Sitting here watching the cyclists whizzing round the velodrome, and the track and field athletes hurdling, throwing and jumping, it strikes me that being a freelance editor has some similarities with being an Olympic athlete. With no apologies for being somewhat Team GB biased, here’s why …
- You train hard to be the best in your field. You take your CPD seriously, keep your online profile updated, and network like a champion.
- You eat and drink right. If editors were tested for caffeine as often as Olympians are tested for banned substances, we’d all fail. You know that fruit is a healthy snack and cake is bad, and you try and avoid the biscuit tin every time you go into the kitchen.
- You’re a team player. Like the rowing eights with their cox in charge, you work alongside others, pulling together to get your project over the finish line. The project manager will keep you on course.
- You’re an individual participant. You might only hear from your client at the opening and closing ceremonies of the project, but in the meantime you’re your own boss, managing your own time to meet deadlines.
- You fall over occasionally, but you get straight back up again. Mo Farah tripped and picked up some bruises during his 10,000-metre race on Saturday, but he got up and crossed the line to win gold. If you get knocks on a project, you learn from the experience and move on.
- You pay someone to do the support roles so you can focus. Athletes have trainers, physios, chefs and caddies. You might have an accountant, a cleaner and a personal trainer.
- You’re reliant on your equipment. Your PC (or Mac) is to you what clubs are to Justin Rose.
- You see other freelancers as support rather than competition. Jason Kenny and Callum Skinner are friends, GB-teammates, and are sharing a room in the Olympic village. Only at the last minute did they have to go head-to-head.
- You occasionally have to have a late night. Anyone else stay up to watch the end of the Murray–del Potro match on Sunday night?
- You can change your discipline if you fancy a change. Rebecca Romero won a silver medal in Athens in 2004 in the rowing quadruple skulls, then in 2008 won gold in Beijing in the individual pursuit track cycling. I know of more than one editor who has their name on a front cover as an author.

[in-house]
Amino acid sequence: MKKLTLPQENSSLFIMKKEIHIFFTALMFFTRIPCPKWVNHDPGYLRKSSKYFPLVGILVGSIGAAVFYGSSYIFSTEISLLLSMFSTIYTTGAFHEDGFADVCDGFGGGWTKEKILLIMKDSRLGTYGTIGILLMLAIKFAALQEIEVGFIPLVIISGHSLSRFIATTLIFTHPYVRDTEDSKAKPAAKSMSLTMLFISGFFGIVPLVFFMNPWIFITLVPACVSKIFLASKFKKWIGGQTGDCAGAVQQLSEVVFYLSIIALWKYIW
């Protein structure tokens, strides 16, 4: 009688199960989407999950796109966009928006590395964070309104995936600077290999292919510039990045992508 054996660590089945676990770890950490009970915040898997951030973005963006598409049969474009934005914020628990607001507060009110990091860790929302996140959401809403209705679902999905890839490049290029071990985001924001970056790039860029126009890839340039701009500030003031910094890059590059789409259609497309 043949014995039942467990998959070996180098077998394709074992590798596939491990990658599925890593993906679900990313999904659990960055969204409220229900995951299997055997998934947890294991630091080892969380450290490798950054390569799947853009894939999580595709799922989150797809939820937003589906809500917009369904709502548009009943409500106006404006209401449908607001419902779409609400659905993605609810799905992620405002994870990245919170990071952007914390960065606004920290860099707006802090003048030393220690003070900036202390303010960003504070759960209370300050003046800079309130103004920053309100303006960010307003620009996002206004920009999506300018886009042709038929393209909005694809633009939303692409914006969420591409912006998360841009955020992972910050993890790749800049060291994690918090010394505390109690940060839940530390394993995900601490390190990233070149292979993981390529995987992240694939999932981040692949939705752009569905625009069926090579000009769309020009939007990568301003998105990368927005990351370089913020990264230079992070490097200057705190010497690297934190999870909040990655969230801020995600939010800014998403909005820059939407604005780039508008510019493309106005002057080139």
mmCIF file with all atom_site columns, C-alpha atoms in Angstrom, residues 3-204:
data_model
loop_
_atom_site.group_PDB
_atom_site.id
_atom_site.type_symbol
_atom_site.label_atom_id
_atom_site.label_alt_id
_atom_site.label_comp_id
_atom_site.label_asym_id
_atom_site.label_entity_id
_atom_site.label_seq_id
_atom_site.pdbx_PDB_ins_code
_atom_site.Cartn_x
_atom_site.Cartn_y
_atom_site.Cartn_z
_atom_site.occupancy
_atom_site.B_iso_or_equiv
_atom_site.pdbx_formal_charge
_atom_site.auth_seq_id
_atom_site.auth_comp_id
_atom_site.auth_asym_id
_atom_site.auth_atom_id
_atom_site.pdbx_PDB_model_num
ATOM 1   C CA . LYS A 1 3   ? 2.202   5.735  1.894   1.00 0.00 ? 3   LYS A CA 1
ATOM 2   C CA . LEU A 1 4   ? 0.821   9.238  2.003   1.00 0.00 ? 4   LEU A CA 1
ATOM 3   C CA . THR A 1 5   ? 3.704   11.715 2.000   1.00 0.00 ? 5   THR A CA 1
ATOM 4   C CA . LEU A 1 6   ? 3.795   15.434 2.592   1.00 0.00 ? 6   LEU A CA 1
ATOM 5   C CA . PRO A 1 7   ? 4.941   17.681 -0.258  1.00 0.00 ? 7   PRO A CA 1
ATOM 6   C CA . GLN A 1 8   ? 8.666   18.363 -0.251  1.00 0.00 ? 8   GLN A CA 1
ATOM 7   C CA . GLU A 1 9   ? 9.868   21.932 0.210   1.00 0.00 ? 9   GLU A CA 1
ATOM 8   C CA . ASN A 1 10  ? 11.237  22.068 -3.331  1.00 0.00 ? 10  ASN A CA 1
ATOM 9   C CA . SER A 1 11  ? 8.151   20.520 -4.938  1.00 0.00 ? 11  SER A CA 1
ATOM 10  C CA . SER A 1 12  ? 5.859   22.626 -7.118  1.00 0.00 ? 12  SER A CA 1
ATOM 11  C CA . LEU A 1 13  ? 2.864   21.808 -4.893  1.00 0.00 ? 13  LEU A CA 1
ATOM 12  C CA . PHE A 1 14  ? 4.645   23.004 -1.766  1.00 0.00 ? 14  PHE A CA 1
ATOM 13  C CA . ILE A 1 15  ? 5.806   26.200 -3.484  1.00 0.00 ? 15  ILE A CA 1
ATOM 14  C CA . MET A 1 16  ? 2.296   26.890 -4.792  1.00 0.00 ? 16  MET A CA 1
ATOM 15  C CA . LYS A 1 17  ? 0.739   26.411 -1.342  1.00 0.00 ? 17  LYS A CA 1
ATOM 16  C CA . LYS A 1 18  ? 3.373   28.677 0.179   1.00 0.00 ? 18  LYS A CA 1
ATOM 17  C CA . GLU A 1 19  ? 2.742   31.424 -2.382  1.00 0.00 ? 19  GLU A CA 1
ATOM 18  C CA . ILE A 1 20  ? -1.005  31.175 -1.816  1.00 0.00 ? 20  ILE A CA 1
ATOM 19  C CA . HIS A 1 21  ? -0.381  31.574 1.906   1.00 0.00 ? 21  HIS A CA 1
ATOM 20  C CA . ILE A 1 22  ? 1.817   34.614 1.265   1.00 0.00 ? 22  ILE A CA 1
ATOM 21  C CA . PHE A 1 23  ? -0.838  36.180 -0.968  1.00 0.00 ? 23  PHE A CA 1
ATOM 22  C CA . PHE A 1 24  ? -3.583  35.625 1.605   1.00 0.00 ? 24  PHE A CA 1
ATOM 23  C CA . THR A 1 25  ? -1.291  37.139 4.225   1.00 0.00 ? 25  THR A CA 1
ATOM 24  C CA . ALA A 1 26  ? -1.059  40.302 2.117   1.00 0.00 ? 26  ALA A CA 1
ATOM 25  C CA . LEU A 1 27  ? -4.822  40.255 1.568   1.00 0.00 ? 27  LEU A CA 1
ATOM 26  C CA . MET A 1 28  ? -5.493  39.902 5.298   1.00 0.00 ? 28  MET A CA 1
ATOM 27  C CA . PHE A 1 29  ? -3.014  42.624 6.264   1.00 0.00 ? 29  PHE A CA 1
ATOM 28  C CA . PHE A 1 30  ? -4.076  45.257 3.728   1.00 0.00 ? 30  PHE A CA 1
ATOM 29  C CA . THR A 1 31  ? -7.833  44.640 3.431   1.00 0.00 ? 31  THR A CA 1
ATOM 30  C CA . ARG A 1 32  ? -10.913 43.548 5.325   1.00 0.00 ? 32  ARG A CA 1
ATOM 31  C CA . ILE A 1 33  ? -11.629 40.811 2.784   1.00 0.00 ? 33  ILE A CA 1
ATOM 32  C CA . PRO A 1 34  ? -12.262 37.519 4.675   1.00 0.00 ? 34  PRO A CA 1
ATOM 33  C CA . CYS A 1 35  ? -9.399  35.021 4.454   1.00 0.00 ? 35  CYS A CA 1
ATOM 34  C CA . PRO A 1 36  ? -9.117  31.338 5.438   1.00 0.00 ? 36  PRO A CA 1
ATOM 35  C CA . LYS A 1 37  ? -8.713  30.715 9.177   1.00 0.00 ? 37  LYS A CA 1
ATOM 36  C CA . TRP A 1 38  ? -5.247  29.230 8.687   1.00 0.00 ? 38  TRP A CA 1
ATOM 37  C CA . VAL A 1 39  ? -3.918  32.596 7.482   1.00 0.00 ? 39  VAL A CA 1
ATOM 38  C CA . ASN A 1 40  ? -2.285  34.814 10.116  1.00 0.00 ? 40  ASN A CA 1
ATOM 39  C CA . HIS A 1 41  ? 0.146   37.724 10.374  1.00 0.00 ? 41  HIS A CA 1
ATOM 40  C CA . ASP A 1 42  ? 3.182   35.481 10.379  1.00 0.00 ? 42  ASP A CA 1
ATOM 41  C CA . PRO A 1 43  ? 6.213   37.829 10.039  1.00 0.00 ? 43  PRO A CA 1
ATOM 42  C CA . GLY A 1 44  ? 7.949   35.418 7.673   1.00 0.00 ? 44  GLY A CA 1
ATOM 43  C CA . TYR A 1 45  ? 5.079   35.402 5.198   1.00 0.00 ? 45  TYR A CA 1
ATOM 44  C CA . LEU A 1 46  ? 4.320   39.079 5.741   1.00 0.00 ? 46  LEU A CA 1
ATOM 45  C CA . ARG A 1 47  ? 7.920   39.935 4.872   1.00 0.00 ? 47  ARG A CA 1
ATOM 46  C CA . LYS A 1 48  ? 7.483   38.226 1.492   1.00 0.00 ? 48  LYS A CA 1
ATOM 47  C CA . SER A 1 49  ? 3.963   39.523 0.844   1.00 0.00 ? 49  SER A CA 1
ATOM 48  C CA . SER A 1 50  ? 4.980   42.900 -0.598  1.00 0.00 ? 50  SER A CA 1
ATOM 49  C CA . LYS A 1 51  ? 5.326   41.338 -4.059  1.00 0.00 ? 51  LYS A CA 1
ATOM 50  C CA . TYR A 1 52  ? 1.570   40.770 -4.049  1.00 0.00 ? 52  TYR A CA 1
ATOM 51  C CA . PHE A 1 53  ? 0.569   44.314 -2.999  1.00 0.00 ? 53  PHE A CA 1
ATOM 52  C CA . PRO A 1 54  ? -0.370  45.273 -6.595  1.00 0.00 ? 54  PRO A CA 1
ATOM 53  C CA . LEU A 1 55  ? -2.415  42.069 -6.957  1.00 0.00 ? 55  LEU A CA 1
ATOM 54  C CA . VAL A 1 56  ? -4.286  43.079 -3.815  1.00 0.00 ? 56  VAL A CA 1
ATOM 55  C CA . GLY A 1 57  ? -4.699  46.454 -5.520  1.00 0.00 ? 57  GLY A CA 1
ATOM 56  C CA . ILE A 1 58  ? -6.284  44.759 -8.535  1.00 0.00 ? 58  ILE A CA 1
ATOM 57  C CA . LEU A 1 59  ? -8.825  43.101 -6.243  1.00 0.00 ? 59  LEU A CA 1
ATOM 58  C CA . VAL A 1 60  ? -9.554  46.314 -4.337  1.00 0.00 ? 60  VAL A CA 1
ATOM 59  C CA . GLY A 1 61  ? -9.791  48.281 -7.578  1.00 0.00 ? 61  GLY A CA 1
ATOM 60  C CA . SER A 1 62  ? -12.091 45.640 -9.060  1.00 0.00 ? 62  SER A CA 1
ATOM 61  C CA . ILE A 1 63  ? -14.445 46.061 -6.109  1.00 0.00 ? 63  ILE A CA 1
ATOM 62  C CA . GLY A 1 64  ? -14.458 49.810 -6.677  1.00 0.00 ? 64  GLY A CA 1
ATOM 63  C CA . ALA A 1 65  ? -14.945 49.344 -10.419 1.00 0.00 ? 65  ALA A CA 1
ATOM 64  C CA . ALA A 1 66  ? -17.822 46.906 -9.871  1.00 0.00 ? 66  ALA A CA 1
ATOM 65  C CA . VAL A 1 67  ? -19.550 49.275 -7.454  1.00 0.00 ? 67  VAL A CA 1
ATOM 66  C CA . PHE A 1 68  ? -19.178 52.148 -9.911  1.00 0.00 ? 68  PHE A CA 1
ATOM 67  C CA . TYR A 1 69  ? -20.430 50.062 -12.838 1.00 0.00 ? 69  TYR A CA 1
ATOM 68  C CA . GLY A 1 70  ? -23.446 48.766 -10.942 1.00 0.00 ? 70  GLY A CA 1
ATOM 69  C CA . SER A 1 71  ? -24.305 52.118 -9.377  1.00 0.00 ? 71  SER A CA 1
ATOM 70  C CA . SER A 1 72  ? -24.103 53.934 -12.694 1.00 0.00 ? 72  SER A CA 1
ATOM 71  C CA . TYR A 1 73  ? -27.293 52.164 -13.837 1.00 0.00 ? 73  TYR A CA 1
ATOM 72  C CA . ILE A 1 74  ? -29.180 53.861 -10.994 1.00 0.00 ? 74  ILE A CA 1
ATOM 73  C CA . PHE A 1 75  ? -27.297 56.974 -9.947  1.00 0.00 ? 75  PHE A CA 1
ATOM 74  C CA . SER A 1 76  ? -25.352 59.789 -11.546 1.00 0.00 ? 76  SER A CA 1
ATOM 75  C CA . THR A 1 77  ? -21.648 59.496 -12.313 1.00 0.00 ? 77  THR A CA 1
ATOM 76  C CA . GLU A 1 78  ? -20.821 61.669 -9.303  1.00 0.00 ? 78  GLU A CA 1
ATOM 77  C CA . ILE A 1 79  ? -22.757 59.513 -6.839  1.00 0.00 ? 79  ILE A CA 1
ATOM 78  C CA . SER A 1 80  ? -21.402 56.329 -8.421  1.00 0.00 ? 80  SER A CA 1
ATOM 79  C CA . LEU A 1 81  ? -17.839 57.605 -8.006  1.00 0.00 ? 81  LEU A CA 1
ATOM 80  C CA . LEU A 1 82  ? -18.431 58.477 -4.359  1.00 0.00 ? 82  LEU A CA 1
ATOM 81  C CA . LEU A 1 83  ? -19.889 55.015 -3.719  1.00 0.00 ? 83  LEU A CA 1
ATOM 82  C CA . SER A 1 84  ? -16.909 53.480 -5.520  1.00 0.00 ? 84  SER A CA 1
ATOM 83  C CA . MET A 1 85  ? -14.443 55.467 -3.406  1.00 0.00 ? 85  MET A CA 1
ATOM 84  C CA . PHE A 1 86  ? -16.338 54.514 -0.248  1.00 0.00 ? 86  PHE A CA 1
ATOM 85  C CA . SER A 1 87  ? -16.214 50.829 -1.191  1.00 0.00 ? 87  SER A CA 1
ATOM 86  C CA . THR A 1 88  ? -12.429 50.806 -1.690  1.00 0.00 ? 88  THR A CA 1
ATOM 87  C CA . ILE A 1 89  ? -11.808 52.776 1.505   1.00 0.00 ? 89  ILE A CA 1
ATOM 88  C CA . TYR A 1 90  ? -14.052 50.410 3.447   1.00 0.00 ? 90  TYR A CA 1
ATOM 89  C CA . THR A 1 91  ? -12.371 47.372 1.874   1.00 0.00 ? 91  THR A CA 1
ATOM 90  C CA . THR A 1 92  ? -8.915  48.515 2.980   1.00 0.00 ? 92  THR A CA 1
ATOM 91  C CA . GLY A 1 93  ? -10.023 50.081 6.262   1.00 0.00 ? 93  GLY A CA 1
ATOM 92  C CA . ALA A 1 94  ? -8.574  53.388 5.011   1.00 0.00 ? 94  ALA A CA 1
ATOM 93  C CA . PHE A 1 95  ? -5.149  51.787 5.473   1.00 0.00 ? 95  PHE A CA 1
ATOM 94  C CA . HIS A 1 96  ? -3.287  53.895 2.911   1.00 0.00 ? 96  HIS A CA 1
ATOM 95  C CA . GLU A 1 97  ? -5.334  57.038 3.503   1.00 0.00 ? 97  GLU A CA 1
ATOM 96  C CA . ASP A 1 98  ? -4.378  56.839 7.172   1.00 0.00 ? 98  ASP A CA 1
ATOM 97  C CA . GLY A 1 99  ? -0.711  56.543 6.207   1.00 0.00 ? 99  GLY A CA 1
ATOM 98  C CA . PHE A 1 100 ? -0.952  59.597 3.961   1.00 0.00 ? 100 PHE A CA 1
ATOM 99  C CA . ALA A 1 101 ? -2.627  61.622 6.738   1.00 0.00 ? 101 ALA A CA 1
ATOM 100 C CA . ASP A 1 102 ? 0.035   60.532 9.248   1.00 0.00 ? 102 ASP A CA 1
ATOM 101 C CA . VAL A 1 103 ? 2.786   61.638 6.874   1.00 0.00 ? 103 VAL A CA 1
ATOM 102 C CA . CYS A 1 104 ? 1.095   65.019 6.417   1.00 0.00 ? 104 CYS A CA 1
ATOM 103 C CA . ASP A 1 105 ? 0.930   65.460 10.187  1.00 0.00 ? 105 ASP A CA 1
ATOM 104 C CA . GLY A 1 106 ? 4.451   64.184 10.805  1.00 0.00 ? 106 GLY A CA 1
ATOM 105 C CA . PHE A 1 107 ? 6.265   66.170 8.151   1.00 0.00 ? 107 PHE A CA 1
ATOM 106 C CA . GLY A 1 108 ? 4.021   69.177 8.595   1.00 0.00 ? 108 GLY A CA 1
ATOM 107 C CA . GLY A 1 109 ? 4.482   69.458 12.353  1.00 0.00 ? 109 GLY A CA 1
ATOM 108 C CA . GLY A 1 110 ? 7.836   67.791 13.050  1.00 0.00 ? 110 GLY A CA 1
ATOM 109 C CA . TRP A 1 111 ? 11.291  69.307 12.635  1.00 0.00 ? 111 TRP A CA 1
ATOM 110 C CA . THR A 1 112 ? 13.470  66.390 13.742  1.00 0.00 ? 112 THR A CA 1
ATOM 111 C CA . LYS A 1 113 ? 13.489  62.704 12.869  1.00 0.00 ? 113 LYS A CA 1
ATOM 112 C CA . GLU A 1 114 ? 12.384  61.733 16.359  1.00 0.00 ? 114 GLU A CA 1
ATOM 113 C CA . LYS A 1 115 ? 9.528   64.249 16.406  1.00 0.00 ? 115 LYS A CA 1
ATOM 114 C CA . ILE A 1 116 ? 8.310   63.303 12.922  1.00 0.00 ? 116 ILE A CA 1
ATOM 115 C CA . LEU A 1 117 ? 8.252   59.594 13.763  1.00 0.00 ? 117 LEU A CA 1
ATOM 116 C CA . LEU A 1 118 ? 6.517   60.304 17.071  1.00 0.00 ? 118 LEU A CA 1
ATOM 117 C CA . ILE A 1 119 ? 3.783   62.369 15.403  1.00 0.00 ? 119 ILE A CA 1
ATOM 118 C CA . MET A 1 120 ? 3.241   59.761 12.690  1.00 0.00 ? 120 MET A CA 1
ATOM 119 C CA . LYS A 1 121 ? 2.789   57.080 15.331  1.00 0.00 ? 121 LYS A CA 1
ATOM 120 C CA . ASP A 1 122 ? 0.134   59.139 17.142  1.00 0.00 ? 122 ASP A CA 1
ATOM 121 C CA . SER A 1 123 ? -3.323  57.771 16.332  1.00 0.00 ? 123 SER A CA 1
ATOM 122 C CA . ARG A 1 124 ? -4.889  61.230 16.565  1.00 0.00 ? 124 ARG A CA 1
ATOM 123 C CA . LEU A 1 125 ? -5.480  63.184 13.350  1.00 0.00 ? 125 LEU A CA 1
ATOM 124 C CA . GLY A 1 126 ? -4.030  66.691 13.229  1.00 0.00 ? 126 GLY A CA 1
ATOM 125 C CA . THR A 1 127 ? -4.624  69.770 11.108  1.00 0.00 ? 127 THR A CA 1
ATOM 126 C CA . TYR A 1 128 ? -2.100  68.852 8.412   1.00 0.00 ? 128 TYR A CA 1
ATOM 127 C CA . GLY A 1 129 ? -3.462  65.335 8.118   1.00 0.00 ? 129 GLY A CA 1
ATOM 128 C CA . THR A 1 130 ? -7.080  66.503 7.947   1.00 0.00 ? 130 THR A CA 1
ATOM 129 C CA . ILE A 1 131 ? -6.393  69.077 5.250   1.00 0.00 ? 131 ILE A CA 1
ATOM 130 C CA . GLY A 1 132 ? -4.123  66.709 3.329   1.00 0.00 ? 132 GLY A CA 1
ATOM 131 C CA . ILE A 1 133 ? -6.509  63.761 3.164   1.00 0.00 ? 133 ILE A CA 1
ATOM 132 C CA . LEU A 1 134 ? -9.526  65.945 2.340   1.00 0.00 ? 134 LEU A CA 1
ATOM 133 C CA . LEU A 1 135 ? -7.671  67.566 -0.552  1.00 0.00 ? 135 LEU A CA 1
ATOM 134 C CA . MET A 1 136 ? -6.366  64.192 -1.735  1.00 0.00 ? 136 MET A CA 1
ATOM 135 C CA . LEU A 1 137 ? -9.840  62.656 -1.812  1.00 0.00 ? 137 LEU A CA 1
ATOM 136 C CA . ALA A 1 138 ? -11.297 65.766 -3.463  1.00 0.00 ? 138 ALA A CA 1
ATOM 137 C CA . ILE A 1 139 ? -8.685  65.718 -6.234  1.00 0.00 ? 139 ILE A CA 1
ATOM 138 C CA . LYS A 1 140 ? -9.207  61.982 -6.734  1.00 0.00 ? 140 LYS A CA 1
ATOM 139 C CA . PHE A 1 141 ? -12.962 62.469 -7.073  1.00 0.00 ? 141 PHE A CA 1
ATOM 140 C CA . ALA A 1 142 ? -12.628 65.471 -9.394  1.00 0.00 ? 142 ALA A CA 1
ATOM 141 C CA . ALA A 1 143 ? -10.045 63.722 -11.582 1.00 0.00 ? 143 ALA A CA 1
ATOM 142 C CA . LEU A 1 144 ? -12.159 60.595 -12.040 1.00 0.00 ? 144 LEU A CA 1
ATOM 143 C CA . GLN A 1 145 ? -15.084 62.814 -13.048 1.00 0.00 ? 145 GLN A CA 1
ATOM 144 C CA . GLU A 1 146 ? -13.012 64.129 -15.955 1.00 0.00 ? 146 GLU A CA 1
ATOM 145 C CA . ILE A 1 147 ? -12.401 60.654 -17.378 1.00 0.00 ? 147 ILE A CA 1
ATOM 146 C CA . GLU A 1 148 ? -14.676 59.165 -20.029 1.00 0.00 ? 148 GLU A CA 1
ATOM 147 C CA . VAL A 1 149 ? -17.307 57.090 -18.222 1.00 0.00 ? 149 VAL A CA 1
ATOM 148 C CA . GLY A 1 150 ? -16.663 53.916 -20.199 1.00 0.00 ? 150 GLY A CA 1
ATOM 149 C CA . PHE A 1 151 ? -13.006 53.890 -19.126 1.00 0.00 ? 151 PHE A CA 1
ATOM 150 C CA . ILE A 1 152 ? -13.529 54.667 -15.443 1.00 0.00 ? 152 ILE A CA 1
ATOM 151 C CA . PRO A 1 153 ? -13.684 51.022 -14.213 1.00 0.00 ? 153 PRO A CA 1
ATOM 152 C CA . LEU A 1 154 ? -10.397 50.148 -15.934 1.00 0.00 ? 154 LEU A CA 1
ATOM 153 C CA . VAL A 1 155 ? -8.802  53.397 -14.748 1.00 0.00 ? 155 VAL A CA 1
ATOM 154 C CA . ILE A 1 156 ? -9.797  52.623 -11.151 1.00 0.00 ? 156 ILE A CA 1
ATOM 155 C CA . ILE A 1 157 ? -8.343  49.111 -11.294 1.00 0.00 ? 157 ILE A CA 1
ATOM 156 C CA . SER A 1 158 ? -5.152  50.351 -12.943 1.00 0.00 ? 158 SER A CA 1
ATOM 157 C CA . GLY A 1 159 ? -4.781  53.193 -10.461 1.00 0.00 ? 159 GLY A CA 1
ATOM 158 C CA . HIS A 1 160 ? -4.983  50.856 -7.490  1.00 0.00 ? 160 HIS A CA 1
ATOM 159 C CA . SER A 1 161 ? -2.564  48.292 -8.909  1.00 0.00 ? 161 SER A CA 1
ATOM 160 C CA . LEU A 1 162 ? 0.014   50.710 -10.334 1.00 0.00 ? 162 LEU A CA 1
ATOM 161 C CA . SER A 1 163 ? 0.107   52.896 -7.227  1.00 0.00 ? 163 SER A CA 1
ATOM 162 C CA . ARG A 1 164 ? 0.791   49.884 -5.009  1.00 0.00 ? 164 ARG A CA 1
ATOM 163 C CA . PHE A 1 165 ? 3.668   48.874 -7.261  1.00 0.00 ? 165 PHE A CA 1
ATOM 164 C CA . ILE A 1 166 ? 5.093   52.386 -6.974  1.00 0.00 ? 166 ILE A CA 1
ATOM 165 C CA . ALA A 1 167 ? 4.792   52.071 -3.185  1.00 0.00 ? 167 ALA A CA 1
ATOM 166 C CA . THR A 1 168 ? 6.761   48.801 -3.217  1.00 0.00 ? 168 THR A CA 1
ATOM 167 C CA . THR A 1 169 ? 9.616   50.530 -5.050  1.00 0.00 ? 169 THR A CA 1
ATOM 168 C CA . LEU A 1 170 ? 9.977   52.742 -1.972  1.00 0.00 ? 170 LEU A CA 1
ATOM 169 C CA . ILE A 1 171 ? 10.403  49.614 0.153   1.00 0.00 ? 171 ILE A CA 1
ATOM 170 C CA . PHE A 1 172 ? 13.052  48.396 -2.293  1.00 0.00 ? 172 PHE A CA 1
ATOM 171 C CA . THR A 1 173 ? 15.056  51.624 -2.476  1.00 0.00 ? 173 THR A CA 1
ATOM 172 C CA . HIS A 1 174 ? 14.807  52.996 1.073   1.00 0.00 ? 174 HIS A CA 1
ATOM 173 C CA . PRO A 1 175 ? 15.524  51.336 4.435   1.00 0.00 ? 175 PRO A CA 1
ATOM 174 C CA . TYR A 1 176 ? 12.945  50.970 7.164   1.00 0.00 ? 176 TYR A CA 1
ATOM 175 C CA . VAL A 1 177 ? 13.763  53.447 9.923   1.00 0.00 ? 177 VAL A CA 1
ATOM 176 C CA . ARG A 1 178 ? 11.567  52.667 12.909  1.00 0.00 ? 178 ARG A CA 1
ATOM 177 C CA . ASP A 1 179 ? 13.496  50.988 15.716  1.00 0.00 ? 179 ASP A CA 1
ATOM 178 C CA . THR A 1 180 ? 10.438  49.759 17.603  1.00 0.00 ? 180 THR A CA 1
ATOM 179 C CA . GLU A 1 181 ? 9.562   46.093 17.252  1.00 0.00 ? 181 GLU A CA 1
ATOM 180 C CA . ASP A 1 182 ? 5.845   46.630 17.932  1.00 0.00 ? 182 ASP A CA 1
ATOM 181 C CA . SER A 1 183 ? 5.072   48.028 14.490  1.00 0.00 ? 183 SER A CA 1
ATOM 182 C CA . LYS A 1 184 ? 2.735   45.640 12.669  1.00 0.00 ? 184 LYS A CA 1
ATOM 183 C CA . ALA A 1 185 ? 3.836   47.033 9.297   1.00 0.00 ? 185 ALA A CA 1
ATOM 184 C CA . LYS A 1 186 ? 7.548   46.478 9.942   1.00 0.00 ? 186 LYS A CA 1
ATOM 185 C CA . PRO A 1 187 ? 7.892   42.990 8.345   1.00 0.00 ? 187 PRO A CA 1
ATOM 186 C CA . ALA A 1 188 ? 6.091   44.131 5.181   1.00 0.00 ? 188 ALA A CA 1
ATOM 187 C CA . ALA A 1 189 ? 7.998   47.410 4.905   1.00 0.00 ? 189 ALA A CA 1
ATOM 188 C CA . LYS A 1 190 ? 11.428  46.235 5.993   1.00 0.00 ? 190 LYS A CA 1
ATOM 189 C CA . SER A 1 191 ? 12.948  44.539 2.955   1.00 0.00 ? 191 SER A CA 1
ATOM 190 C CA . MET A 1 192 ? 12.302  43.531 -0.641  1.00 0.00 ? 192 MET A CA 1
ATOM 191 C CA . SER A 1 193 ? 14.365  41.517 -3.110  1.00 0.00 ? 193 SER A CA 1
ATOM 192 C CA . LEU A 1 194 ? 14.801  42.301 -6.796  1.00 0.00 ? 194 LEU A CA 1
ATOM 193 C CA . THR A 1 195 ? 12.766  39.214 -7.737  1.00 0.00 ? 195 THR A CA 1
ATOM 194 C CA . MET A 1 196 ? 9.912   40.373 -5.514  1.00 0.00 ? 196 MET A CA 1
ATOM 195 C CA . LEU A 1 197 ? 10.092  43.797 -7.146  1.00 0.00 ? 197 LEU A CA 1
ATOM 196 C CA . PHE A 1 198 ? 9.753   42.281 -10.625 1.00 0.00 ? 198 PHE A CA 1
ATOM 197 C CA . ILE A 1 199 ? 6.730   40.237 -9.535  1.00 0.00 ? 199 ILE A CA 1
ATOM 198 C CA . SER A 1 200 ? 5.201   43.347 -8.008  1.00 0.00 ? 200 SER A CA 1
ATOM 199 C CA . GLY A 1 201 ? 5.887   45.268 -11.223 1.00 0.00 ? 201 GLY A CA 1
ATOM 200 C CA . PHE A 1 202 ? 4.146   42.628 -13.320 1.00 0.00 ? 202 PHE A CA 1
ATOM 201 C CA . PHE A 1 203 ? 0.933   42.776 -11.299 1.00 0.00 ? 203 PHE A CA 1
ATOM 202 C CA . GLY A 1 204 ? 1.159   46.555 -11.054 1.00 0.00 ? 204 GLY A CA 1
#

- You can be a success without everyone knowing about it. Ed Clancy won gold as part of the GB men’s pursuit team, but the name everyone knows from the team is Bradley Wiggins. Behind every bestseller is a hardworking editor.
- Your fans will always be there for you. Alistair Panton flew to Rio from Aberdeen when he heard Andy Murray had reached the finals of the men’s singles tennis. My husband will spend hours fixing my PC if I need help. Similar.
- You always warm up before the main event. Writing your daily to-do list is like Usain Bolt limbering up in his tracksuit.
- You occasionally work somewhere else. Endurance athletes go to training camps. You go to your local library or coffee shop.
- You change your routine from time to time. Athletes vary their training schedules throughout the year. That’s like putting your sit/stand desk in the opposite position.
- You do things that no one other than you and a handful of others understand. What’s the keirin all about? To the casual observer, it’s a man in a hat riding a funny bicycle. If you work on a specialist journal or list, I’m sure you know what I mean.
And of course, some jobs are more of a sprint than a marathon. Others are a marathon when you expected a sprint.